Saint Helena Wrap-up

We were in Saint Helena for nearly 4 weeks! It started with 6 days in quarantine which was a drag at times, but did allow us to do a number of needed chores and make some minor repairs on the boat, as well as to spend some focused time together and decompress from the passage. Then we were finally freed to come ashore after 37 days alone together on the boat. Other than having to regain our land legs and aclimate to the warm temperatures, we were all quite happy.

We had ordered a replacement generator for our Watt&Sea hydrogenerator while on transit to Saint Helena. The plane that comes to the island every 2 weeks from Johannesburg brings DHL airfreight and our package was already in Jo-burg before we even arrived to Jamestown, St Helena. So things were looking good for about a 10 day - 2 week shore visit with the plane due in on 23 April. Well, not so fast! Isolated islands don't always work the way other places can. The DHL cargo got bumped from the plane. We were slightly disappointed but it wasn't a huge problem for us. We felt even less frustration when we learned that critical medications were also bumped. While power generation is very important on sailboats, our issues were certainly not life or death.

We knew we should be on our way before too long, but we also didn't want to risk never seeing our expensive part. So we decided we should wait to see if it would make the 7 May plane. We are happy to report that it did indeed. Of course, cargo needs a couple of days to get moved to town from the airport and to clear through customs. This was completed Tuesday and we followed that up by clearing out for a Wednesday morning departure.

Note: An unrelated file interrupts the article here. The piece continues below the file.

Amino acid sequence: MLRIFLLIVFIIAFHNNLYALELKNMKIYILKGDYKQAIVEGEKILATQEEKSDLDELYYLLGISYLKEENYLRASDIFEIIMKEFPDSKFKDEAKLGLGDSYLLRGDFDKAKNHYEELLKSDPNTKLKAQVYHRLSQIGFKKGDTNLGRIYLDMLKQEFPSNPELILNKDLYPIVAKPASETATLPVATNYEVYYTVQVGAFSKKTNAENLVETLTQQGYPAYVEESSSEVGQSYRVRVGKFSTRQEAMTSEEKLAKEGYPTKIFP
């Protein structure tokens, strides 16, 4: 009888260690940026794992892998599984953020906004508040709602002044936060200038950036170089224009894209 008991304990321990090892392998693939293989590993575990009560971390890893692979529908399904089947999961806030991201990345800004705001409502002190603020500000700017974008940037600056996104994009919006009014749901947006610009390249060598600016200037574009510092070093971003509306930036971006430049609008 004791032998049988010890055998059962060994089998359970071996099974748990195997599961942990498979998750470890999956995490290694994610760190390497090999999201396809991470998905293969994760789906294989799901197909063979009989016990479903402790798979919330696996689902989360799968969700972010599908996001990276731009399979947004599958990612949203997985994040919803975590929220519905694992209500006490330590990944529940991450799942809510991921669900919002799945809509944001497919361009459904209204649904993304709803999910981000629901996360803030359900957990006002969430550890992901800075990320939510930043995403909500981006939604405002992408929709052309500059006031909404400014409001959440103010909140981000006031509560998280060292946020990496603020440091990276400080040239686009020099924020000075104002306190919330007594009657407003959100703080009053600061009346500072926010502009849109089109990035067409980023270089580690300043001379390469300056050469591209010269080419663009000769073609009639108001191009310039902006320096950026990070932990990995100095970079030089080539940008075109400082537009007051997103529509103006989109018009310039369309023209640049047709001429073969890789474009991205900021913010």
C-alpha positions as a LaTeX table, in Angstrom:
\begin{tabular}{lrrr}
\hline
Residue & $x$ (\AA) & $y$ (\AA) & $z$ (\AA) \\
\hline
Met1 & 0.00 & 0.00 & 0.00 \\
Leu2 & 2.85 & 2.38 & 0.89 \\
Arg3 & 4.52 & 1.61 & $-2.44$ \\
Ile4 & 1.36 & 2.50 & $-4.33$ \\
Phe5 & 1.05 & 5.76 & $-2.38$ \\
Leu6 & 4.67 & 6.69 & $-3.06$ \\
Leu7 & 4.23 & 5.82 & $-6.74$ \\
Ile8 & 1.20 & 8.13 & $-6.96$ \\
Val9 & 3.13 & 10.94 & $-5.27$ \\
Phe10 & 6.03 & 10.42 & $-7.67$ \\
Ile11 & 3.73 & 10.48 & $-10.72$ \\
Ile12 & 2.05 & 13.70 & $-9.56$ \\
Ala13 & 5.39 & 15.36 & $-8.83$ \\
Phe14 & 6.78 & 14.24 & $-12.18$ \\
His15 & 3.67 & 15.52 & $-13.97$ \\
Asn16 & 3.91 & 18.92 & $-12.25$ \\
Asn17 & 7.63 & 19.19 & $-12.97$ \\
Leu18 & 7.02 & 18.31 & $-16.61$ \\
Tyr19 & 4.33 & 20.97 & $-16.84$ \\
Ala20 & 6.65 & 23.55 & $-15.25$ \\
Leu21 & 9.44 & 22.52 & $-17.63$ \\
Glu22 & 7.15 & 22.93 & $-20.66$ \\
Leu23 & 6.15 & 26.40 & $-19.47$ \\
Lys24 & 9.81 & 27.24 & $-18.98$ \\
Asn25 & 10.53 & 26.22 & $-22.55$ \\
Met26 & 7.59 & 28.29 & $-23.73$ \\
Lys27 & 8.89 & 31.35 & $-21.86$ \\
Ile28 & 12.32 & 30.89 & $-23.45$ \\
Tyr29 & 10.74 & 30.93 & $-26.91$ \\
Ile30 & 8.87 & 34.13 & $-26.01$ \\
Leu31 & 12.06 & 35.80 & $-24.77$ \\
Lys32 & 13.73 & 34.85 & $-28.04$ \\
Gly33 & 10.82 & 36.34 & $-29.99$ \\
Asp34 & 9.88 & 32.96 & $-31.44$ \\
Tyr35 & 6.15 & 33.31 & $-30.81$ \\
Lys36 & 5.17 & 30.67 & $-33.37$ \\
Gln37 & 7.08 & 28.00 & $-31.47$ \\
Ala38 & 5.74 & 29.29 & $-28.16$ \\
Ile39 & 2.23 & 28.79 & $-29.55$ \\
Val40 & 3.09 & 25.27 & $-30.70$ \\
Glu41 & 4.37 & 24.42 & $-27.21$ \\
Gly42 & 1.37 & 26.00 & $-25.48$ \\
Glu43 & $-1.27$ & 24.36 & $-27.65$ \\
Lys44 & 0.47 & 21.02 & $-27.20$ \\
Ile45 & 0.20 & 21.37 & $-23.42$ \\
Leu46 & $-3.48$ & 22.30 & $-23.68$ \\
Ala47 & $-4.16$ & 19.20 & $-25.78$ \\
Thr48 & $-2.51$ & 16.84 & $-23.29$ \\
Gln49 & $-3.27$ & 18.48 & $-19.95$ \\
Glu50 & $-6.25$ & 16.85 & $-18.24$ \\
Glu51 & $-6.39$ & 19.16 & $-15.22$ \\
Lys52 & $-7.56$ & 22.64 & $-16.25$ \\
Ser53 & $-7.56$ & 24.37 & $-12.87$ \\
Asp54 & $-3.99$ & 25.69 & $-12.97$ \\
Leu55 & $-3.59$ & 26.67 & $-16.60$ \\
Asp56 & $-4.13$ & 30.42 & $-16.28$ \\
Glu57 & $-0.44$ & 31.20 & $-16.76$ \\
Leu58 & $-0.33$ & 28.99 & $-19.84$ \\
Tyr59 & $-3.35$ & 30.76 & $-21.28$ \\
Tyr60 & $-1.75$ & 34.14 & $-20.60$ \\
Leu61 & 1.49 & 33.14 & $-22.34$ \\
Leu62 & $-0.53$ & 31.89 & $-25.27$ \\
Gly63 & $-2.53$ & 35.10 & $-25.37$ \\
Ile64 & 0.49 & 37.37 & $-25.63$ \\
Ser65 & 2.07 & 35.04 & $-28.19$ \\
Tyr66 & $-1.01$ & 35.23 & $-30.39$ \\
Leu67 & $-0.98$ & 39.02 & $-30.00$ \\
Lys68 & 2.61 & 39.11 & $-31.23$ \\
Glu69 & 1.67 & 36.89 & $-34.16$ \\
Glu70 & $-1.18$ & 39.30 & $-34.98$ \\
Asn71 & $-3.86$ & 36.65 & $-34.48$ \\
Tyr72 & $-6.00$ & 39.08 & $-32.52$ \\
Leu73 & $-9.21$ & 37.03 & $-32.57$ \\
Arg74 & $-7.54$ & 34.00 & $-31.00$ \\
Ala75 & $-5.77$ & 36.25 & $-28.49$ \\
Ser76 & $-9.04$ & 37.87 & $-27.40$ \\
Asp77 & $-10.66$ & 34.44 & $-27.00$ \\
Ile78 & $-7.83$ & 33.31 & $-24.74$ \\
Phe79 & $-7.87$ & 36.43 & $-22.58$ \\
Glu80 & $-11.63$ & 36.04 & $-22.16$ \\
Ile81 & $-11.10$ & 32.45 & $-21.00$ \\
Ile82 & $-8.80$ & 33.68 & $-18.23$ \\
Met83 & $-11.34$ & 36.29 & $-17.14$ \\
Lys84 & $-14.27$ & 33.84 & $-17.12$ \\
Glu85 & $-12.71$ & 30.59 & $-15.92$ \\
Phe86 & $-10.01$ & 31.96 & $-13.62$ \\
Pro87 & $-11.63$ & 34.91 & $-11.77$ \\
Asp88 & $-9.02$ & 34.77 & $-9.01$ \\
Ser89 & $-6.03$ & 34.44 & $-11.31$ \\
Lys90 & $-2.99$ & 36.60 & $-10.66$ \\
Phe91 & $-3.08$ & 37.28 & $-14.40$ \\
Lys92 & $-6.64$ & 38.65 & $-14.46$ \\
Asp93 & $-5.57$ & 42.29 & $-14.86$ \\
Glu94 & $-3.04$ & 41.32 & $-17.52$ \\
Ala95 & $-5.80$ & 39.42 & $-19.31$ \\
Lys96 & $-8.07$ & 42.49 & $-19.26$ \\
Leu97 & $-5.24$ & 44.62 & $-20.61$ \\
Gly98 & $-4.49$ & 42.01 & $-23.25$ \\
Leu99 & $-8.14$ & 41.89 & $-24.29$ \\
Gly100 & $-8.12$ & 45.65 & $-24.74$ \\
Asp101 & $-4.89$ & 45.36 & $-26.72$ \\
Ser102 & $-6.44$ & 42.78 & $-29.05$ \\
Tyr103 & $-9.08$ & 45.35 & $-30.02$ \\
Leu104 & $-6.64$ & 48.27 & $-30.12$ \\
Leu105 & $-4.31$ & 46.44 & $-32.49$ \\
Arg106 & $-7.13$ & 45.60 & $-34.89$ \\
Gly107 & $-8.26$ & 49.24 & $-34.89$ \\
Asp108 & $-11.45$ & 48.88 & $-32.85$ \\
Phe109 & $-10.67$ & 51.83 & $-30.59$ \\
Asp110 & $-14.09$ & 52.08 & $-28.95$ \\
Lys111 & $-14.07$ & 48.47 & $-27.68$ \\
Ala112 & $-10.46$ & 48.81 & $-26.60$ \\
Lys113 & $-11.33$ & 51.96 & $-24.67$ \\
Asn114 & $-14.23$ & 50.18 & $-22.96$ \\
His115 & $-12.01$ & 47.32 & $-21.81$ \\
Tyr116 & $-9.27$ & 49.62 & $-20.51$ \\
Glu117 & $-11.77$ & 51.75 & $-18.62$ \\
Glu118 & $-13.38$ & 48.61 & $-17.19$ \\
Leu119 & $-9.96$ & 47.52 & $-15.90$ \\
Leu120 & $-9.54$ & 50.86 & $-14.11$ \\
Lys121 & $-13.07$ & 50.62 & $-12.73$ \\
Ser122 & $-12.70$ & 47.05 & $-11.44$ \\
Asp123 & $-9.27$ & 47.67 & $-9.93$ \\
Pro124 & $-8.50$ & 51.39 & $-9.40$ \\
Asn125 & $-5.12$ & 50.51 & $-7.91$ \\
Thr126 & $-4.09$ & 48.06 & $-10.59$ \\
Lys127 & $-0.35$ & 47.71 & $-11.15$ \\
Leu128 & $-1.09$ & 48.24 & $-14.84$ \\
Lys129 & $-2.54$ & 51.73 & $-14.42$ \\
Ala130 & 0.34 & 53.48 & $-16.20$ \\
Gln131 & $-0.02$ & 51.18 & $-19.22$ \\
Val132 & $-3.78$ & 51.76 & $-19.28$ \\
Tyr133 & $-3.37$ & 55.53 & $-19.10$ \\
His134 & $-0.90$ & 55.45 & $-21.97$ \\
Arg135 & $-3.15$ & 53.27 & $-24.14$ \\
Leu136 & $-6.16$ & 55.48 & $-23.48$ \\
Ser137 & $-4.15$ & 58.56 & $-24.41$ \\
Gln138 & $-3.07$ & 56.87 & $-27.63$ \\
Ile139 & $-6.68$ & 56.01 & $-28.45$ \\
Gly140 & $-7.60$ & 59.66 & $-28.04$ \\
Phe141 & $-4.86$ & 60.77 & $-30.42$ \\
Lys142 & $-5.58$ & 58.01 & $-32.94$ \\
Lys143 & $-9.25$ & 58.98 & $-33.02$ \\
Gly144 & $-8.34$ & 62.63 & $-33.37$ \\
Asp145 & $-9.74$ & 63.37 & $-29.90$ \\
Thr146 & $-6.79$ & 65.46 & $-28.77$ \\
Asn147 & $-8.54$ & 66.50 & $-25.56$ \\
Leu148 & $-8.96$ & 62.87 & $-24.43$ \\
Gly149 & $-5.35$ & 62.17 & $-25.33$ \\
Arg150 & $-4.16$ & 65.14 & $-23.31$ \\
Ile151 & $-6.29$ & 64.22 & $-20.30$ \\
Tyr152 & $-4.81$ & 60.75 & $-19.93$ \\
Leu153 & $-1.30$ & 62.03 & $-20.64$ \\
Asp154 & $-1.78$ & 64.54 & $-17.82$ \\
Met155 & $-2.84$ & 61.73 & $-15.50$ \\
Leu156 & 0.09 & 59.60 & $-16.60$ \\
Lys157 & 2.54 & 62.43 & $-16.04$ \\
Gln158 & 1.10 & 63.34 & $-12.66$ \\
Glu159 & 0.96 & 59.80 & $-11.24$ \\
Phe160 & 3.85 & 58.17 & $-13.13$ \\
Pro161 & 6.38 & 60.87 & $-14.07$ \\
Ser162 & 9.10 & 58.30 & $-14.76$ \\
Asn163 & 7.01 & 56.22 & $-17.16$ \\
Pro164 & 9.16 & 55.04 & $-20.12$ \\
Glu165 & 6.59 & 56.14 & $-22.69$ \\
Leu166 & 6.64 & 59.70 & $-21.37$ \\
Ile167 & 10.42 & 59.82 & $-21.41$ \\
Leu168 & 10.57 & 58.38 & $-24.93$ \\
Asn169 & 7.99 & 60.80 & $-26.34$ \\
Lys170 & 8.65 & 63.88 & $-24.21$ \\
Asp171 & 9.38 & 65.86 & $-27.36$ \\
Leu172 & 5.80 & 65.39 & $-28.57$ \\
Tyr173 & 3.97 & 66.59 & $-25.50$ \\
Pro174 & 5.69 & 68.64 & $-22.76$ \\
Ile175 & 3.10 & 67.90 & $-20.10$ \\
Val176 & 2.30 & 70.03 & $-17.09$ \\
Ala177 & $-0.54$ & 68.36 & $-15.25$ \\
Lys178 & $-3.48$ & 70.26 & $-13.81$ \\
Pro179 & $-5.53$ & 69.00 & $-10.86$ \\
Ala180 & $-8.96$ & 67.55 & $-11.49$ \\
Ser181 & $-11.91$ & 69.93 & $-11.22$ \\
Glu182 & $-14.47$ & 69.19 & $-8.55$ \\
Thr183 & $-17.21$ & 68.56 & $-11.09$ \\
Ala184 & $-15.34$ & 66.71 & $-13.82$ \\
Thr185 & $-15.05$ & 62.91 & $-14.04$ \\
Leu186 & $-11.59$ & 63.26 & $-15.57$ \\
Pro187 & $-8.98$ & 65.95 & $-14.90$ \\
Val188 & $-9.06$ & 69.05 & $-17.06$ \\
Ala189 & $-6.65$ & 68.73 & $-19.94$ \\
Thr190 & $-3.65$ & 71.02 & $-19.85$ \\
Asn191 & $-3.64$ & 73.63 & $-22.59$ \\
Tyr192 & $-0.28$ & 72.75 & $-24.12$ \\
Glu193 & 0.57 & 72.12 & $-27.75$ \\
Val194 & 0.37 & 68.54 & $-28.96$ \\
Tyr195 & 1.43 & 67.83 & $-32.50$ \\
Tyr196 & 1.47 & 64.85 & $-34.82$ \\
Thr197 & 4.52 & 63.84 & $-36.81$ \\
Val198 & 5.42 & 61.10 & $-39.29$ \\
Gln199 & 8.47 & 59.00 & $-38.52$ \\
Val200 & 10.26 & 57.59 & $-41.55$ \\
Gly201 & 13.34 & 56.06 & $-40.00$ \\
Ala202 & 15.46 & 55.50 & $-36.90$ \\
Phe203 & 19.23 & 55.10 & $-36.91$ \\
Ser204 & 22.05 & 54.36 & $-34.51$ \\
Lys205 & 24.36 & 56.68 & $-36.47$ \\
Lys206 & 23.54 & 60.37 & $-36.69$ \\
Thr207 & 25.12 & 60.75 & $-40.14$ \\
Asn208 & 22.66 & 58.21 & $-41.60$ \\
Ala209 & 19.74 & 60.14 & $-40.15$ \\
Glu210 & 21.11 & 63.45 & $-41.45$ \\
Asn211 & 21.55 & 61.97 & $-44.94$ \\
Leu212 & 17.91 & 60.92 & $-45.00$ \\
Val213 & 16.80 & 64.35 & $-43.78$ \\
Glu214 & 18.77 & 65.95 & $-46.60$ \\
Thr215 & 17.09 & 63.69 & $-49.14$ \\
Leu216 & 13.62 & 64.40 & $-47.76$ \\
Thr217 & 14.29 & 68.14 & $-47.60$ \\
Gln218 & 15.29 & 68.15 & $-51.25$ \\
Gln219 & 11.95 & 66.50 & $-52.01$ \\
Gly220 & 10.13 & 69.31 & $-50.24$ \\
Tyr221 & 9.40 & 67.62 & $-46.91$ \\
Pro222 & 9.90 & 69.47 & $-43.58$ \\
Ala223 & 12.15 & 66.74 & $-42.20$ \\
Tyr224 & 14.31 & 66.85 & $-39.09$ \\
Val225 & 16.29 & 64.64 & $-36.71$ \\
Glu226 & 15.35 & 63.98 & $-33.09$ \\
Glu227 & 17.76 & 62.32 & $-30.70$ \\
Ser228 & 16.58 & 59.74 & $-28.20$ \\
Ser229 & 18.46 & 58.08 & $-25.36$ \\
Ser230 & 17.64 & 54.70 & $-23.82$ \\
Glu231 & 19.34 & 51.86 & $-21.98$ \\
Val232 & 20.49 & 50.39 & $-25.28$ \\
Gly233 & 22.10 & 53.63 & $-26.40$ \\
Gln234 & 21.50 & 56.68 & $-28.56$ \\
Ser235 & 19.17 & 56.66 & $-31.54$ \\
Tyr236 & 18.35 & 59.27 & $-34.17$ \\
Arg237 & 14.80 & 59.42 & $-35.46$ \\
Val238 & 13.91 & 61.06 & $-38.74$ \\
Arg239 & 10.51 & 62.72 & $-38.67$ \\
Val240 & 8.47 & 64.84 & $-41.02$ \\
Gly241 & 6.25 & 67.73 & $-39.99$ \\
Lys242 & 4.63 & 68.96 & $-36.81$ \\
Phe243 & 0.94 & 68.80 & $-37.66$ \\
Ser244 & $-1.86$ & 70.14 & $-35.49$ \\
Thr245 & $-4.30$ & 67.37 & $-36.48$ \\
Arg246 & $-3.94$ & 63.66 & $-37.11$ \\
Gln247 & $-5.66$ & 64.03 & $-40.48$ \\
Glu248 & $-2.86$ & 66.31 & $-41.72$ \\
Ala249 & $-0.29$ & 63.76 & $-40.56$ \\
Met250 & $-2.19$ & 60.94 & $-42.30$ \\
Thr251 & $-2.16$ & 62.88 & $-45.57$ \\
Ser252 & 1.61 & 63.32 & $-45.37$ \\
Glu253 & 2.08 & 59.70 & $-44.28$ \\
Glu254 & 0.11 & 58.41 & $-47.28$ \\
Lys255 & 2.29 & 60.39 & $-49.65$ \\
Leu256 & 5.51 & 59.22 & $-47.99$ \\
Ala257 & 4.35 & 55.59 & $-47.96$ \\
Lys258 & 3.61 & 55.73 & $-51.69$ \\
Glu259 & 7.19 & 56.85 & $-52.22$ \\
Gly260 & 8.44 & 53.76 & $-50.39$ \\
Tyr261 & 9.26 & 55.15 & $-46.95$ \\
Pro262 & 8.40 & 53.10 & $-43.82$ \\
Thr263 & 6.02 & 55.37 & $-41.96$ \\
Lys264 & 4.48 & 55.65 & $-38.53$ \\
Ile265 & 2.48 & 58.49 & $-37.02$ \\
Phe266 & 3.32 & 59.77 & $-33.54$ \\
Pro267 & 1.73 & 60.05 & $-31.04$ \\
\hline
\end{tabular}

The extra time turned into a blessing in so many ways. The time gave us a chance to sort out evisas to obtain permission for a short stop at Ascension Island on part 2 of our Atlantic transit to the Caribbean. It also allowed us to tackle a number of admin issues and figure out where it made the most sense to clear in to the Caribbean. We plan to do boat work in Trinidad for hurricane season. However, for a number of reasons, we decided we would plan to go to Grenada first. So after that decision, there was more admin to complete - health checks for the cats and electronic paperwork for the boat and crew.

Additionally, the extra time and those quarantine days to make repairs, meant that we got a chance to slow down and enjoy Saint Helena. We had an amazing island tour from Derek Richards. Not only was it an extremely solid tour, we became friends. He took us back to Napoleon's house a different day so that we didn't lose our tour time with a longer visit inside the house and afterwards he treated us to a wonderful BBQ afternoon at his gorgeous home with his wife Linda. The gardens and grounds of his house are amazing with a lovely view out to the sea to top it off. We tried to get them out to Zephyros, but Linda was not having it - no boats for her. (And while we pushed and teased, we can hardly blame her! The mooring field is indeed quite rolly most days and you have to take a small ferry boat out and back. It is a tough ask for anyone who is not a fan of boats.) So after trying to get them out to the boat, a run in on Friday night in town saw us making plans together for Sunday. We had another BBQ at the cricket pitch as Derek tried to explain cricket to us. It was another fun day and felt like a true Saint Helena experience watching cricket and mingling with the locals at the makeshift field bar.